Sixth Circuit Is First To Find Availability Of Class Arbitration Is Gateway Issue To Be Decided By Courts

LawJournalsJust four months ago, SCOTUS suggested (but did not hold) that the decision to allow class arbitrations might be a “gateway” issue of arbitrability that defaults to courts.  This week, the Sixth Circuit was the first to take the bait and declare the availability of class actions a gateway question that a court decides unless the parties clearly assign the question to the arbitrator.

In Reed Elsevier, Inc. v. Crockett, __ F.3d __, 2013 5911219 (6th Cir. Nov. 5, 2013), a lawyer filed an arbitration demand with the AAA against LexisNexis on behalf of himself, a putative class of law firms, and a putative class of law firm clients.  The lawyer alleged that LexisNexis misrepresented its subscription services and sought damages of over $500 million.  In response, LexisNexis brought a declaratory judgment action in federal court, asking the court to find that the arbitration clause did not authorize class arbitration.  The clause itself said nothing explicit about the availability of class arbitration — it did not preclude or allow class actions.  It provided that “any controversy, claim or counterclaim…arising out of or in connection with this Order…will be resolved by binding arbitration…”

The district court granted summary judgment in favor of LexisNexis and the Sixth Circuit affirmed.  The critical analysis related to whether the courts even had the power to decide whether the arbitration clause authorized class actions.  The court started by dividing questions of arbitrability into “gateway disputes” and “subsidiary questions.”  (I have never heard the latter group called subsidiary questions, have you?  I have heard of substantive v. procedural, and gateway v. other, but not this new paradigm.)  It recited the two universally recognized gateway issues — whether a valid arbitration agreement exists and whether it applies to the controversy at hand.  Those two questions are reserved for judges, unless the parties have “clearly and unmistakably” given the arbitrator the power to decide them.  On the other hand, it defined the “subsidiary” questions as those that bear on the dispute’s final disposition, including waiver, delay, and any failure to satisfy a condition precedent.  It characterized the subsidiary questions (unfairly) as “mere details.”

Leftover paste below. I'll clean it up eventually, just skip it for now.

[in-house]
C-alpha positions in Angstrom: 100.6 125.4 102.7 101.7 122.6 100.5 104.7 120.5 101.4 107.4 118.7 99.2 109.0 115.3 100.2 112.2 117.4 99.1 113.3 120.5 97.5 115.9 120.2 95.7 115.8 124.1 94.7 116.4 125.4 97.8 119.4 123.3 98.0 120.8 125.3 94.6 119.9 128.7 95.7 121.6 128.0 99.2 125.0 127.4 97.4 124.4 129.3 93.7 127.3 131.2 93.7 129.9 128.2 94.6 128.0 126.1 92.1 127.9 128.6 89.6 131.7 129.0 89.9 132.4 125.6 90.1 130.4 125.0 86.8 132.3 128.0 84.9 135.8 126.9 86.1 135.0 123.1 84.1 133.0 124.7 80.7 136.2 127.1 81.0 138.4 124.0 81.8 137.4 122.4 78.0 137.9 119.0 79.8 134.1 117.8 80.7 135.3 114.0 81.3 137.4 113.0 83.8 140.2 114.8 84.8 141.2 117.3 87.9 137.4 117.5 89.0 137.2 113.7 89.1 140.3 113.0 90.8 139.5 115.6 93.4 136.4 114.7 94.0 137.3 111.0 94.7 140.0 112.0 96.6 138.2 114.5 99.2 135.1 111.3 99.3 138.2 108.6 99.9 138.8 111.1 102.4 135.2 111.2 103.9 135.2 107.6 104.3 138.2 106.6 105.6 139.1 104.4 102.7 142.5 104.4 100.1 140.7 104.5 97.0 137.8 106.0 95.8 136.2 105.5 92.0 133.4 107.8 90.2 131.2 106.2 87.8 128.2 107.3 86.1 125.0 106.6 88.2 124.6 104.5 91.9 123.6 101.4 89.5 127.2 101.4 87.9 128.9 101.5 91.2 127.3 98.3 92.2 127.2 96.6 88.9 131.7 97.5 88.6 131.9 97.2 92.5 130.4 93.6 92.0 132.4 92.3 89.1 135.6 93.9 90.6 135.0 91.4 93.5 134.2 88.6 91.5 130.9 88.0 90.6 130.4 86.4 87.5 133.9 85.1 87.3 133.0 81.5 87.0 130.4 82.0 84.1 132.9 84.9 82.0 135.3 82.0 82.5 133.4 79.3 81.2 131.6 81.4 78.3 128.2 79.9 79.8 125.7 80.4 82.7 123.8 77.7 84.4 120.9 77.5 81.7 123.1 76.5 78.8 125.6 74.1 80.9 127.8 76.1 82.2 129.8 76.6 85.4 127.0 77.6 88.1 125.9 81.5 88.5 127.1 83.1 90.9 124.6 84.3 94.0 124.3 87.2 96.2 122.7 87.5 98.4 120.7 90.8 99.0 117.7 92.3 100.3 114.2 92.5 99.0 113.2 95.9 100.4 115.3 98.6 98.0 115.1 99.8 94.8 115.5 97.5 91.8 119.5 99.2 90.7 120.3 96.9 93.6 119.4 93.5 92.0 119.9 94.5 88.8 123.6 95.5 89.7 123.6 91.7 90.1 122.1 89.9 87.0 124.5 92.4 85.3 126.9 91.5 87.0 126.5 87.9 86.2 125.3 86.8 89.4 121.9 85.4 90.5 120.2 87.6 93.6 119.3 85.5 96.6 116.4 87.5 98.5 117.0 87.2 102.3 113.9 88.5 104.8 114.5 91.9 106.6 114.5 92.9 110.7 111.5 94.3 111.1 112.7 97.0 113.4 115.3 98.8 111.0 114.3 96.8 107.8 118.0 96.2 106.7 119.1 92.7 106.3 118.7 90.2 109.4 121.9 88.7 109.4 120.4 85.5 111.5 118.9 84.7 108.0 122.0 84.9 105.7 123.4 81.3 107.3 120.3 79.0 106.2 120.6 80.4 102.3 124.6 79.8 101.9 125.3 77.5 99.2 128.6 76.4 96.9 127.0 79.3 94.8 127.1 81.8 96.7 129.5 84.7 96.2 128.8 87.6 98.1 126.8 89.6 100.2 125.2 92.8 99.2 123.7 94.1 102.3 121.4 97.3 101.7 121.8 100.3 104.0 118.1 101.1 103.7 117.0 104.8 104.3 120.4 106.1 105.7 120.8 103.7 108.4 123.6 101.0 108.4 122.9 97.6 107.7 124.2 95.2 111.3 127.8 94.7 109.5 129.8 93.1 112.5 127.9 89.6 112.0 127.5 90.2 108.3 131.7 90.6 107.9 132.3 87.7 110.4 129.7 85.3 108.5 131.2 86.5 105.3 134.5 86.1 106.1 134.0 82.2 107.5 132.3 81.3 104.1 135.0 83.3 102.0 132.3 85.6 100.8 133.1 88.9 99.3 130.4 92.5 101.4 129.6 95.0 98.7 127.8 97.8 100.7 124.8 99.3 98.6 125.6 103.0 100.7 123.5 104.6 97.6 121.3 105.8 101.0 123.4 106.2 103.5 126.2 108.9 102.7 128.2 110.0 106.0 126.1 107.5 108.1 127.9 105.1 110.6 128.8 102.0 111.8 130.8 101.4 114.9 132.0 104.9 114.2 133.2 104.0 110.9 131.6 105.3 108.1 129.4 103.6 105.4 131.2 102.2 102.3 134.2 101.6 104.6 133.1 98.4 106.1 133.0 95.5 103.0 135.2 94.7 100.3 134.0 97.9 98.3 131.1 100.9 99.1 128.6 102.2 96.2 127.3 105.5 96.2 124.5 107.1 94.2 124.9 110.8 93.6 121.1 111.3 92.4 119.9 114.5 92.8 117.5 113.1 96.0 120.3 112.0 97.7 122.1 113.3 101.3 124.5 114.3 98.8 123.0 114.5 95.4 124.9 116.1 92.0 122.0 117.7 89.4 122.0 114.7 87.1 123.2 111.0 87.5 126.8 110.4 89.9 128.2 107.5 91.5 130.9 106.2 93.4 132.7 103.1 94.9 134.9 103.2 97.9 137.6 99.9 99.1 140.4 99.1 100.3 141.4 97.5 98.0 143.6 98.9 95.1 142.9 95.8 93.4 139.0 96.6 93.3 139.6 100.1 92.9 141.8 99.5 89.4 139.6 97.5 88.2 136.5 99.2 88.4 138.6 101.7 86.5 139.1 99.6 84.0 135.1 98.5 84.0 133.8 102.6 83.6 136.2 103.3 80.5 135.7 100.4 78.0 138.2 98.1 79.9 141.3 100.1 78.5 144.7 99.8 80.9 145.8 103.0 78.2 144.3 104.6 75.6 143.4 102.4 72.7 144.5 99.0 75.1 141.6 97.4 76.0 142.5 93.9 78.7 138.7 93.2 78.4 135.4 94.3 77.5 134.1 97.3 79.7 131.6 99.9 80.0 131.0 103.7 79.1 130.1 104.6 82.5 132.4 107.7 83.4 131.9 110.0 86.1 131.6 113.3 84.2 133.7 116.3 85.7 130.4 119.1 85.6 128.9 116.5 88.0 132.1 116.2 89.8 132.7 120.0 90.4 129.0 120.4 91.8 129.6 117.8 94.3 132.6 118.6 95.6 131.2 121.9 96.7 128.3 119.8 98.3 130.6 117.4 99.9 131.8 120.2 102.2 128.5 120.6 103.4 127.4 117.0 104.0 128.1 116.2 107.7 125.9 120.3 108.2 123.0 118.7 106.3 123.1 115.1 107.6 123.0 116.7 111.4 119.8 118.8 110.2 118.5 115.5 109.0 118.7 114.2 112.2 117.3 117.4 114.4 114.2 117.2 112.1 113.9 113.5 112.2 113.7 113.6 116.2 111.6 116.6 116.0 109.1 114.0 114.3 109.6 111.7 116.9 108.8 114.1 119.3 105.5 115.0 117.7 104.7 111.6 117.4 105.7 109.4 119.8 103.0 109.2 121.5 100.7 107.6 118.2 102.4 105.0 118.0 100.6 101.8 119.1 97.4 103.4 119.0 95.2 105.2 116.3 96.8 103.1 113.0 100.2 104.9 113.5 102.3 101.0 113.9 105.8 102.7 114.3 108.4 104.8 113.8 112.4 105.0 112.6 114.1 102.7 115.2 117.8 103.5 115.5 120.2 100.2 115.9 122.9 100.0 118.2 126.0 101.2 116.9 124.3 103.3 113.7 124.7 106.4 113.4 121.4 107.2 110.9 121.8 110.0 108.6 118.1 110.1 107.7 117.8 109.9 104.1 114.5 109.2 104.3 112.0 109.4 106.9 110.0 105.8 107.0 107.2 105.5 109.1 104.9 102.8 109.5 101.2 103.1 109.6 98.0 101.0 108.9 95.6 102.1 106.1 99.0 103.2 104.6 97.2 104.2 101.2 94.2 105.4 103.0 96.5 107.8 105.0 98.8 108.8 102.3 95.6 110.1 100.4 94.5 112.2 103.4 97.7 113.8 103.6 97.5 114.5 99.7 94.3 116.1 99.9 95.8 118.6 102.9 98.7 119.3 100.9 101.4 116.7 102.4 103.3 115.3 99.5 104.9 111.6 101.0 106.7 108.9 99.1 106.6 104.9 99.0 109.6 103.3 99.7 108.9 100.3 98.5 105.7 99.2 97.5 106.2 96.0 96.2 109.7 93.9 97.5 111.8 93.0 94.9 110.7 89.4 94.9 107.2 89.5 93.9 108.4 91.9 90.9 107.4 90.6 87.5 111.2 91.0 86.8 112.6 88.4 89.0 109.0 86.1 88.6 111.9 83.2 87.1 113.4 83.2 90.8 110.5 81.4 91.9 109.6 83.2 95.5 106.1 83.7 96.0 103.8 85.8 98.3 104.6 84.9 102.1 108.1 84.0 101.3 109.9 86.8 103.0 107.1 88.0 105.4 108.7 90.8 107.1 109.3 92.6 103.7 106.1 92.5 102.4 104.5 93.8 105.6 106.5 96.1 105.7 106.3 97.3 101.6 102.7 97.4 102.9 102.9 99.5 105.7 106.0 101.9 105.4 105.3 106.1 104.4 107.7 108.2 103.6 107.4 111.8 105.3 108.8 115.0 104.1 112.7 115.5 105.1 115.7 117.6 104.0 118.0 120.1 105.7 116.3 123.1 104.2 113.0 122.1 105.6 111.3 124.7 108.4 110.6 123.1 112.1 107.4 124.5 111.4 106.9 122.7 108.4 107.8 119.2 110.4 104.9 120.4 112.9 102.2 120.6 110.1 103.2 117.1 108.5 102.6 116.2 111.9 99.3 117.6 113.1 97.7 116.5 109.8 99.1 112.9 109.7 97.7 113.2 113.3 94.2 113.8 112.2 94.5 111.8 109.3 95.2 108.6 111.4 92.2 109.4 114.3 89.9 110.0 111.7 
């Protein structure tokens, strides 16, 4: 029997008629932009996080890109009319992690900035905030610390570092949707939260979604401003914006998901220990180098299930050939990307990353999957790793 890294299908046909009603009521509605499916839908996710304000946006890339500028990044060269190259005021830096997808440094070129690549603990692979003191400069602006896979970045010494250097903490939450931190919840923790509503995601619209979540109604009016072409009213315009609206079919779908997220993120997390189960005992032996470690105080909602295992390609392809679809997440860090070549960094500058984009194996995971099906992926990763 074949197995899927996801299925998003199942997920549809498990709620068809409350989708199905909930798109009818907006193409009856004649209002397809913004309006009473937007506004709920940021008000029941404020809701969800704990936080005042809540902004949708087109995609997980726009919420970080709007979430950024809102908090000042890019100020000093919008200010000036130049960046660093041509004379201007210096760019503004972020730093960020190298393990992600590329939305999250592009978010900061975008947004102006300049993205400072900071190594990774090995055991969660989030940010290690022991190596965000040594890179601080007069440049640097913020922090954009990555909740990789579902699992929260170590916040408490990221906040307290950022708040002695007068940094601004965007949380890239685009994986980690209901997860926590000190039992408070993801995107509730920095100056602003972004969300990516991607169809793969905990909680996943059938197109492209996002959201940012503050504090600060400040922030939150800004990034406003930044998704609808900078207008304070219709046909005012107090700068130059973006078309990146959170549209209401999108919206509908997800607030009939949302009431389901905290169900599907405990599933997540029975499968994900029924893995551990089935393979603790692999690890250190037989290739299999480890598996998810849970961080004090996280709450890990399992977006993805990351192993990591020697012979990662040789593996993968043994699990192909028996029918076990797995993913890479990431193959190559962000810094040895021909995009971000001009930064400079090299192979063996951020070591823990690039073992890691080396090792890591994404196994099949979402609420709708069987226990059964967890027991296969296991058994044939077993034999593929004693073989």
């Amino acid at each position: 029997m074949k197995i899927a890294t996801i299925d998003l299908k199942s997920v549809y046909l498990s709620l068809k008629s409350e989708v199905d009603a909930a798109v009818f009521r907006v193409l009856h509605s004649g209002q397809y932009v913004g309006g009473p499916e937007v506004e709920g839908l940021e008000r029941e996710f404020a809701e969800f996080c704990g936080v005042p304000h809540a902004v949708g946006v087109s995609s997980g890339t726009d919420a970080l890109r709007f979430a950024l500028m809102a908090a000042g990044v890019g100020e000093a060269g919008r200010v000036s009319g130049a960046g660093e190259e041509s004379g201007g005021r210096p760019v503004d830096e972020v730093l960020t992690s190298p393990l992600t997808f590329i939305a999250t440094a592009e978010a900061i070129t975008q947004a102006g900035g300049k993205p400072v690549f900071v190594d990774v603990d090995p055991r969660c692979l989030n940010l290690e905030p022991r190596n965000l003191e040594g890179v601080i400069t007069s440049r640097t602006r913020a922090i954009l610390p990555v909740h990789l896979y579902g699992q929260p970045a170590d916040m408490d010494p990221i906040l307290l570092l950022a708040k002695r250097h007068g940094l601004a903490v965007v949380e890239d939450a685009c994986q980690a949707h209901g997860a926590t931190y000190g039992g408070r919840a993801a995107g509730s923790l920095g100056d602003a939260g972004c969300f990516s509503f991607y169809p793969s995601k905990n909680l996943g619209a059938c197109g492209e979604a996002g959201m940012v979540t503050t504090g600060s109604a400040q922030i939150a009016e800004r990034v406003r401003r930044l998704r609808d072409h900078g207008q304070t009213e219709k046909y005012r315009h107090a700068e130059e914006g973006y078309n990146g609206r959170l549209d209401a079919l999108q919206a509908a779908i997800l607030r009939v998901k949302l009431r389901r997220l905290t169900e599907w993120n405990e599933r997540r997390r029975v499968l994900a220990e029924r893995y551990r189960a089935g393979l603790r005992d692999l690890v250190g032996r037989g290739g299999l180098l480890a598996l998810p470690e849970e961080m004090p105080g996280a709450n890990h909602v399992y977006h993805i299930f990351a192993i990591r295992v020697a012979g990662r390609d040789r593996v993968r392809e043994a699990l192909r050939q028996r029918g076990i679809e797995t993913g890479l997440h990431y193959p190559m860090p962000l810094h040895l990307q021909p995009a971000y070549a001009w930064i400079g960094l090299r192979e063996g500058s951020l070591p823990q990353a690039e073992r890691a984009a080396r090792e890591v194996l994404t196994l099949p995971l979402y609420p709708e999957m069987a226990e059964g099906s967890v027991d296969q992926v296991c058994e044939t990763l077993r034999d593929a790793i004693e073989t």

The Sixth Circuit then had to decide whether class arbitration falls into the “gateway” or “subsidiary” camp.  It acknowledged that the Supreme Court has not held that the availability of class arbitration is a gateway issue to be reserved for the courts, but instead has hinted strongly in recent years that this issue belongs in the courts.  Those hints began with Stolt-Nielsen, continued in Concepcion, and grew louder in Sutter this summer.  Therefore, even though a plurality of the Supreme Court concluded in Bazzle that classwide arbitration is a question for arbitrators, the Sixth Circuit held this week that it is a gateway question that is presumptively for judges.  Furthermore, in this case the parties had not clearly and explicitly authorized arbitrators to determine the availability of class action, so the default rule governed.

Once the court gave itself permission to decide the issue, it quickly found the parties’ arbitration agreement did not allow a class action.  “The principal reason to conclude that this arbitration clause does not authorize classwide arbitration is that the clause nowhere mentions it.”  The court also noted that the agreement provided for arbitration of claims arising out of “this Order,” suggesting the arbitration was limited to the two parties to that agreement.  Finally, applying AmEx, the court found the arbitration was not unconscionable, even if it “favors LexisNexis at every turn.”

This is a significant decision.  It allows parties who want a court to decide whether class arbitration is available to cite to a published opinion from a federal appellate court, instead of just hints and whispers from the Supreme Court.  It also suggests that at least the Sixth Circuit will require fairly specific language in an arbitration agreement to support the parties’ intent to allow class arbitration.

Topics:  Arbitration, Arbitration Agreements, Class Action, Contract Drafting, SCOTUS

Published In: Alternative Dispute Resolution (ADR) Updates, Civil Procedure Updates, General Business Updates

DISCLAIMER: Because of the generality of this update, the information provided herein may not be applicable in all situations and should not be acted upon without specific legal advice based on particular situations.

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